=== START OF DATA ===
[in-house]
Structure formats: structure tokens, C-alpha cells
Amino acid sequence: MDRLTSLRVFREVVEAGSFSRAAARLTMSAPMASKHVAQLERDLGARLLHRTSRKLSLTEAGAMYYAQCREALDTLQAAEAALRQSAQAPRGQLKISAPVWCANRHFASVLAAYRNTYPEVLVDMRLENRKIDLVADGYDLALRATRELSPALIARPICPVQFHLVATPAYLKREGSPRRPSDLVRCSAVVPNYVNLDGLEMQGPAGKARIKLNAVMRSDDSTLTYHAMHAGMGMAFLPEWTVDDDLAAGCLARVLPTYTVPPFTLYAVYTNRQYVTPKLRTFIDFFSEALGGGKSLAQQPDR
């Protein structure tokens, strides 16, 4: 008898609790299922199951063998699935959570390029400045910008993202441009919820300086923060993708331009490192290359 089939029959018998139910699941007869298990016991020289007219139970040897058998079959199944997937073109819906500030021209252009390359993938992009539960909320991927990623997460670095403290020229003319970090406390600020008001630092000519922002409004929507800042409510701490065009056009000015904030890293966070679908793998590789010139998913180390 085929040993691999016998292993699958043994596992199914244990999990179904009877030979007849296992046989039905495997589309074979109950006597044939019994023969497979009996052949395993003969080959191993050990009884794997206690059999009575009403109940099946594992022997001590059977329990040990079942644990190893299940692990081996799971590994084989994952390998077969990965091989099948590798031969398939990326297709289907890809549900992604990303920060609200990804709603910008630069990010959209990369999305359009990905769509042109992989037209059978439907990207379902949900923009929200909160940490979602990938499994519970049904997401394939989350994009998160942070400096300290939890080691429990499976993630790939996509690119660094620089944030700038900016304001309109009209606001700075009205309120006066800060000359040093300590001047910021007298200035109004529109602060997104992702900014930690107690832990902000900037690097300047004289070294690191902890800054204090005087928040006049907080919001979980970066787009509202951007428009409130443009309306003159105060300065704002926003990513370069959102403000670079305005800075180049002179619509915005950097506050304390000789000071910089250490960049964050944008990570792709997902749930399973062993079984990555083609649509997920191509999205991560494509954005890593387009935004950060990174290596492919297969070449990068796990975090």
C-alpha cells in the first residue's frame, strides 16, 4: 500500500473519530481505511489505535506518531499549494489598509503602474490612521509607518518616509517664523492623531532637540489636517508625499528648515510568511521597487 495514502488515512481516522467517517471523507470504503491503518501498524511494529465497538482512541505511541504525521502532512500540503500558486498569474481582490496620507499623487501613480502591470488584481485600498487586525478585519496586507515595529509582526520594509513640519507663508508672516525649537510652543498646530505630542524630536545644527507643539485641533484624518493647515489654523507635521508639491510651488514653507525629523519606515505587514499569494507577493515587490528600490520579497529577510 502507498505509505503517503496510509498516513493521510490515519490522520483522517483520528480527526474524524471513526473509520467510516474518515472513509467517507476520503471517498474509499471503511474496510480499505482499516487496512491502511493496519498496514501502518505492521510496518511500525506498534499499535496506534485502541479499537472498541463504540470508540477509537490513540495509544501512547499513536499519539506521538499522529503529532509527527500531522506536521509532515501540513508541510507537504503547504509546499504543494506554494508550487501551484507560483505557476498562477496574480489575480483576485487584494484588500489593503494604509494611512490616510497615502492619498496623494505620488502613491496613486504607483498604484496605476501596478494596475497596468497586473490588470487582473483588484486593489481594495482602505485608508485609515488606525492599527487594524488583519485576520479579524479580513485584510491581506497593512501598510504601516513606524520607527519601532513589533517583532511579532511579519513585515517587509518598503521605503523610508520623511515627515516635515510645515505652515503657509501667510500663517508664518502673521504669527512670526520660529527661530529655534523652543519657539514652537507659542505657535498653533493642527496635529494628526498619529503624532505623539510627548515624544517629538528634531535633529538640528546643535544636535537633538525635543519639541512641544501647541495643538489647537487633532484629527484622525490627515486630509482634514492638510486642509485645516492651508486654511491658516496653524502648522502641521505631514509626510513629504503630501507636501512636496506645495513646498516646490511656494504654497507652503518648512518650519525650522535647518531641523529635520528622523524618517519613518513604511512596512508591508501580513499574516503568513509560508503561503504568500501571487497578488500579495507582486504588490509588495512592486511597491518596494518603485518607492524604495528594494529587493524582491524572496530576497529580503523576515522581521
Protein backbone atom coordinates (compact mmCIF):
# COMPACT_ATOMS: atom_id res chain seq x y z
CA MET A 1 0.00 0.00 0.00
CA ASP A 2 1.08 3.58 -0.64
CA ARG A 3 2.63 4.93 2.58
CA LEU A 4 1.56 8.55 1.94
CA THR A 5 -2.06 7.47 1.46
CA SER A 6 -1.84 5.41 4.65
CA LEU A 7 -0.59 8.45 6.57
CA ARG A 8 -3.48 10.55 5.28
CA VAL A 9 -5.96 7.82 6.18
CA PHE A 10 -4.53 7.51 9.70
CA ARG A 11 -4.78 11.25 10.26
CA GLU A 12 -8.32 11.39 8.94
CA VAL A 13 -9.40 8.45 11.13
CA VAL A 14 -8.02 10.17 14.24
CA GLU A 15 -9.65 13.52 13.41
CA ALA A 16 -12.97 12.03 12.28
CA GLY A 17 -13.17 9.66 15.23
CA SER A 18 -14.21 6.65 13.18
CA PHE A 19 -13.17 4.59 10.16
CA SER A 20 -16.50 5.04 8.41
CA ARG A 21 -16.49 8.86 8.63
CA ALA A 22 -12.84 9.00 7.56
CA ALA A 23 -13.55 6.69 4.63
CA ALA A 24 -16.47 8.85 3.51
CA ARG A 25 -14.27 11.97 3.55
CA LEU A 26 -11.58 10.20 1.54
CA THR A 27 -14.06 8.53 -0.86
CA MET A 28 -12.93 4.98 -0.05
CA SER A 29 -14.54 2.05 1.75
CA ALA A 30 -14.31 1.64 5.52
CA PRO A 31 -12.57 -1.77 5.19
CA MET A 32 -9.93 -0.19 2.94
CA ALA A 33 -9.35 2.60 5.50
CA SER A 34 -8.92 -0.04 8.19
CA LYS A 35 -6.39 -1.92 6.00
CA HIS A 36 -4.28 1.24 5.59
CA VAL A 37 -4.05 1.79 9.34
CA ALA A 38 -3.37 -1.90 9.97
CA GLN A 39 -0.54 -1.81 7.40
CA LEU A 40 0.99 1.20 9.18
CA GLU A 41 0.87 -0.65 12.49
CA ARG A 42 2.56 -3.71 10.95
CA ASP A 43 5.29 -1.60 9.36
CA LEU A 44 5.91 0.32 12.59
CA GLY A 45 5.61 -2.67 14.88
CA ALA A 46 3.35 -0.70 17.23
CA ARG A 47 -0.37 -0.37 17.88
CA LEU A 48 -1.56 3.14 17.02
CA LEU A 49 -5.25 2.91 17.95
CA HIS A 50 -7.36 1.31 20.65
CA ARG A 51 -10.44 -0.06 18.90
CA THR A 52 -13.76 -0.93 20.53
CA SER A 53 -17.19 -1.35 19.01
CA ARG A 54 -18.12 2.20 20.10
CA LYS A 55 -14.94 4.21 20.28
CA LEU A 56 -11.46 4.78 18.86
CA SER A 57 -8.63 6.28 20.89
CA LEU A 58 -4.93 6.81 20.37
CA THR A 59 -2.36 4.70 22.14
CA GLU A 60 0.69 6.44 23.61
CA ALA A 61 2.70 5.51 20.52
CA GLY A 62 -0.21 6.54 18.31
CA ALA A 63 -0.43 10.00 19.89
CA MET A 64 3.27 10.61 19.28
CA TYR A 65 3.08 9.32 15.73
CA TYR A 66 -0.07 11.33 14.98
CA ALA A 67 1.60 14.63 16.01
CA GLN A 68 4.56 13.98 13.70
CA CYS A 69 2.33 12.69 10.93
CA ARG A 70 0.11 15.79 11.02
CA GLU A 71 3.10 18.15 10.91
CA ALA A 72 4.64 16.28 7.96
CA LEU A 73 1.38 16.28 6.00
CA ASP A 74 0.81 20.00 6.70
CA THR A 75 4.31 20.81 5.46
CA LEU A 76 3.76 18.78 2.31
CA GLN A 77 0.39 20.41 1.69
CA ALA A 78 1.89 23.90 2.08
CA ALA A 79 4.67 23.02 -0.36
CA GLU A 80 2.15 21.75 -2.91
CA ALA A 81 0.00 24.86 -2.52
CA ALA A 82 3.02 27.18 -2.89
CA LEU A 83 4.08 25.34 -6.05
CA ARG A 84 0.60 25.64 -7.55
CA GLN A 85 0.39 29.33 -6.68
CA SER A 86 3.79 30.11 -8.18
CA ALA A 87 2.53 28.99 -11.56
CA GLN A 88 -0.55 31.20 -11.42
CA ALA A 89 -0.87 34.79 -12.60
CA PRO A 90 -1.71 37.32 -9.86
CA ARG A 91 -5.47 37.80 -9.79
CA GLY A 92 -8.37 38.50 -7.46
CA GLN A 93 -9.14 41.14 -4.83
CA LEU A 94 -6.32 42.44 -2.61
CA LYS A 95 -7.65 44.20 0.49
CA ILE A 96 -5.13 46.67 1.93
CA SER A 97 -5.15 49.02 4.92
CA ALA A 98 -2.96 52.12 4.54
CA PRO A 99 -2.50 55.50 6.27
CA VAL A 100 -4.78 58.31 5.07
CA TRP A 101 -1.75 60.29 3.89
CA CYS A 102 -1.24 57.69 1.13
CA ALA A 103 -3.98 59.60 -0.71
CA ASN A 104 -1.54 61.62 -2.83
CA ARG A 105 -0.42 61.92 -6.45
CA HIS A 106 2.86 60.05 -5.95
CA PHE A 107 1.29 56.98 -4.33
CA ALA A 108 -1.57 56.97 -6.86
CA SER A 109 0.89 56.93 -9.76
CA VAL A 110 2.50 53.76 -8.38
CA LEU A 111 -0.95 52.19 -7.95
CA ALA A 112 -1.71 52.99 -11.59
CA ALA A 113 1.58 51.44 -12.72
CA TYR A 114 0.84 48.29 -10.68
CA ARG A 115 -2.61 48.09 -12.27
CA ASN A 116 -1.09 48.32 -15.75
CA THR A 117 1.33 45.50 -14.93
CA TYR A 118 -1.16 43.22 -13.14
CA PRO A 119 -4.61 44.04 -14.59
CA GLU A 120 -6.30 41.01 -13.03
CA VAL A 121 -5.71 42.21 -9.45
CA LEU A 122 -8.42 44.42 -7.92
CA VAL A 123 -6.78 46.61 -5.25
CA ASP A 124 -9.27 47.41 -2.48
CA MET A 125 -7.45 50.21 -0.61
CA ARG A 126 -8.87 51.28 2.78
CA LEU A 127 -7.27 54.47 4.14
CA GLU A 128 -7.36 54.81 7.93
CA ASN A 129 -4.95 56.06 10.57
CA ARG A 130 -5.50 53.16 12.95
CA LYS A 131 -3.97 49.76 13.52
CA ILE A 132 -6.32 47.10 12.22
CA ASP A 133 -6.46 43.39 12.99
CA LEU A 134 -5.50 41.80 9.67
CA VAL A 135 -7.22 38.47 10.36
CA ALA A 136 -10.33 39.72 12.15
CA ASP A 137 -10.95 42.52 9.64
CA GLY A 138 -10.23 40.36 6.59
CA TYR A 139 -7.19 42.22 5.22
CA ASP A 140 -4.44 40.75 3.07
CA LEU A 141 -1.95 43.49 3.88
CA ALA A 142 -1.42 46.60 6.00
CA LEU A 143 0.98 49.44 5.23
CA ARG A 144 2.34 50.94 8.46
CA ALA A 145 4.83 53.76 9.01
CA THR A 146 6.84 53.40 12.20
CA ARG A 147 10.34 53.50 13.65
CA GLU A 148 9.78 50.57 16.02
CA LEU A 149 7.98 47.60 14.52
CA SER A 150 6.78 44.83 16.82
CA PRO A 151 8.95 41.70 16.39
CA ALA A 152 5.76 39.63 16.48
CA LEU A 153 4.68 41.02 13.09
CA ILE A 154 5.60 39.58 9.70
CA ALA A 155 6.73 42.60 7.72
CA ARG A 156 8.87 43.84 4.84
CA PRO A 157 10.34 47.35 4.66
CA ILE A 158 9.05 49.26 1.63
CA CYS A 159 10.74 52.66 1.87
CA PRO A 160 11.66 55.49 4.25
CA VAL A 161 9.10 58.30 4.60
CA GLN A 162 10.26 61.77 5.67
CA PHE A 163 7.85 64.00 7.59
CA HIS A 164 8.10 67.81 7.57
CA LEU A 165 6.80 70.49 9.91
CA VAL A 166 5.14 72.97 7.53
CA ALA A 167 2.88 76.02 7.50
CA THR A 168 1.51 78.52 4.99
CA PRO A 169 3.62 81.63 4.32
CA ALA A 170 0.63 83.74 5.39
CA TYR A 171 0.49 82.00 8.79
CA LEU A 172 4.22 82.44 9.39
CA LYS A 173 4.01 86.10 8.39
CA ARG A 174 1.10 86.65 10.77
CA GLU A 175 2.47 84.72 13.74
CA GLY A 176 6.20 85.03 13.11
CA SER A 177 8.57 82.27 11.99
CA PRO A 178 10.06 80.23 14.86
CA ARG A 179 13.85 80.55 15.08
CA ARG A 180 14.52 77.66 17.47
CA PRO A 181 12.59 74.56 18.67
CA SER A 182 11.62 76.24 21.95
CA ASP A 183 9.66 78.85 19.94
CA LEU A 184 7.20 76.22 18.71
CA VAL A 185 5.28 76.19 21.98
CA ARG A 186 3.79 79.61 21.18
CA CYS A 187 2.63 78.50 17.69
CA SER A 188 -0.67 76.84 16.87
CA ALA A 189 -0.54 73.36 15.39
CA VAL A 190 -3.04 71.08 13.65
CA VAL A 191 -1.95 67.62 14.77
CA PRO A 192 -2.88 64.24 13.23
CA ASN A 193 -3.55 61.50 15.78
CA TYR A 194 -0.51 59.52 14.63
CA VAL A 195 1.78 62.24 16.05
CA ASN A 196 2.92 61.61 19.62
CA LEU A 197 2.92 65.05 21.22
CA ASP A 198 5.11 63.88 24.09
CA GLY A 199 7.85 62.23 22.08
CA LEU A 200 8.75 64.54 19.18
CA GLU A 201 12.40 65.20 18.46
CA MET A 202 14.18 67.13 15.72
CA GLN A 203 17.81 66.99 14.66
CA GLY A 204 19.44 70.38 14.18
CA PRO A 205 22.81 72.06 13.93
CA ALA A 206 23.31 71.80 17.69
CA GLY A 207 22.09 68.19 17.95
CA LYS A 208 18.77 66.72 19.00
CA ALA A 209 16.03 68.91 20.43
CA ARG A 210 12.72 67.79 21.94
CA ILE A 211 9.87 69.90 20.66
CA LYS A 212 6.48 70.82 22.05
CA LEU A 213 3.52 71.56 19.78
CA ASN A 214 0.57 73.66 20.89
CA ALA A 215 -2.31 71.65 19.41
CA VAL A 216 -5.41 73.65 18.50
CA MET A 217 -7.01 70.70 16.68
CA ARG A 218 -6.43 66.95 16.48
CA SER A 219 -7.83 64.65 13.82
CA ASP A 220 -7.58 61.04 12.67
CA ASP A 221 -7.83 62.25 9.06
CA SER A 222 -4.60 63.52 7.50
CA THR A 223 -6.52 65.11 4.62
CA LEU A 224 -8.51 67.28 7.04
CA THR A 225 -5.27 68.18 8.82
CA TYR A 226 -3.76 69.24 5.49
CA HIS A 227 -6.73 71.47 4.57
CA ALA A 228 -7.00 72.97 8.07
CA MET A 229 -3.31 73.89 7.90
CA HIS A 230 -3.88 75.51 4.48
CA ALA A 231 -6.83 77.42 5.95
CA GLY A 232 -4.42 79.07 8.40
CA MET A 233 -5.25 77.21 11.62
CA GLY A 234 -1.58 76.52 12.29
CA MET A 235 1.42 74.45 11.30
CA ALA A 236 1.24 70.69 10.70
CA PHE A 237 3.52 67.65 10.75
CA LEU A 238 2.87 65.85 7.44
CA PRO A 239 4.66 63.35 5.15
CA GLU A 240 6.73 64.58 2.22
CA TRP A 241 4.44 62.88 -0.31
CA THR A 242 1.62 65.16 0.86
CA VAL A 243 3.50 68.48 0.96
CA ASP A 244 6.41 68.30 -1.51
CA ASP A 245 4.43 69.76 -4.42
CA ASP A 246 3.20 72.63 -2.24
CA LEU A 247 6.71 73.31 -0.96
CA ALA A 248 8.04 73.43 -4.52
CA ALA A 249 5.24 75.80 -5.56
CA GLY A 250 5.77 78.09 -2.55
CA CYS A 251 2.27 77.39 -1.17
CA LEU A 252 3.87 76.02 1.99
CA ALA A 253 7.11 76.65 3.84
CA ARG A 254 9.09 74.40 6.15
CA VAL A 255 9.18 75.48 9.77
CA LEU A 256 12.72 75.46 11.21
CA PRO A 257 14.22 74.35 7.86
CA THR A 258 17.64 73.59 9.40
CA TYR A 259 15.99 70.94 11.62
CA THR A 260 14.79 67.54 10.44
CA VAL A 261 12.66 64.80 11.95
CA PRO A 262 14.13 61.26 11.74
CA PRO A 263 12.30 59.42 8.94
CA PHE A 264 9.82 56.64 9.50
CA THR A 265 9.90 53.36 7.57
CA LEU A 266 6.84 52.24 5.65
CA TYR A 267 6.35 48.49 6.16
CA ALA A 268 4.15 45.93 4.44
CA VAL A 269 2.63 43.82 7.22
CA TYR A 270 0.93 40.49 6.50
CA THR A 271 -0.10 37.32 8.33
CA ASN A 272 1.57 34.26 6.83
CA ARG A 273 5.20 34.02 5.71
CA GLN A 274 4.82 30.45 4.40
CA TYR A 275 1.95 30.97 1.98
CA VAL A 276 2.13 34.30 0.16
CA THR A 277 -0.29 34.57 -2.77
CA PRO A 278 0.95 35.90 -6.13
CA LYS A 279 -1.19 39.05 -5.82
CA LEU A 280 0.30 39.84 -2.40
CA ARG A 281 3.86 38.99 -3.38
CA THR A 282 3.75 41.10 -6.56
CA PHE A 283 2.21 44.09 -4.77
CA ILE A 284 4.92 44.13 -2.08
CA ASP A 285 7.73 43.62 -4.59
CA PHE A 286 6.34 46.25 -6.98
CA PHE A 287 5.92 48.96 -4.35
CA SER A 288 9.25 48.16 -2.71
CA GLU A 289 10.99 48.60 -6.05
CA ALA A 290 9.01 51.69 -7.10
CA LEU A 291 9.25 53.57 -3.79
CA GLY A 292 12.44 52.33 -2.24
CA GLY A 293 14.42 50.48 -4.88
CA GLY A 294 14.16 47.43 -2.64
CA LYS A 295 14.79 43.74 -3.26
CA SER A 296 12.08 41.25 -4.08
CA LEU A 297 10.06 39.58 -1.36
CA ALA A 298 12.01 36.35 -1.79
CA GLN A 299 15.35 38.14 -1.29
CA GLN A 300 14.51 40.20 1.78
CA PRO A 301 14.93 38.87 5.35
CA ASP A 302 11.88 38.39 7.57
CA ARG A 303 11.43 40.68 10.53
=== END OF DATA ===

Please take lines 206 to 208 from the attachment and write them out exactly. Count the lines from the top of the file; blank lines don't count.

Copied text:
CA GLY A 199 7.85 62.23 22.08
CA LEU A 200 8.75 64.54 19.18
CA GLU A 201 12.40 65.20 18.46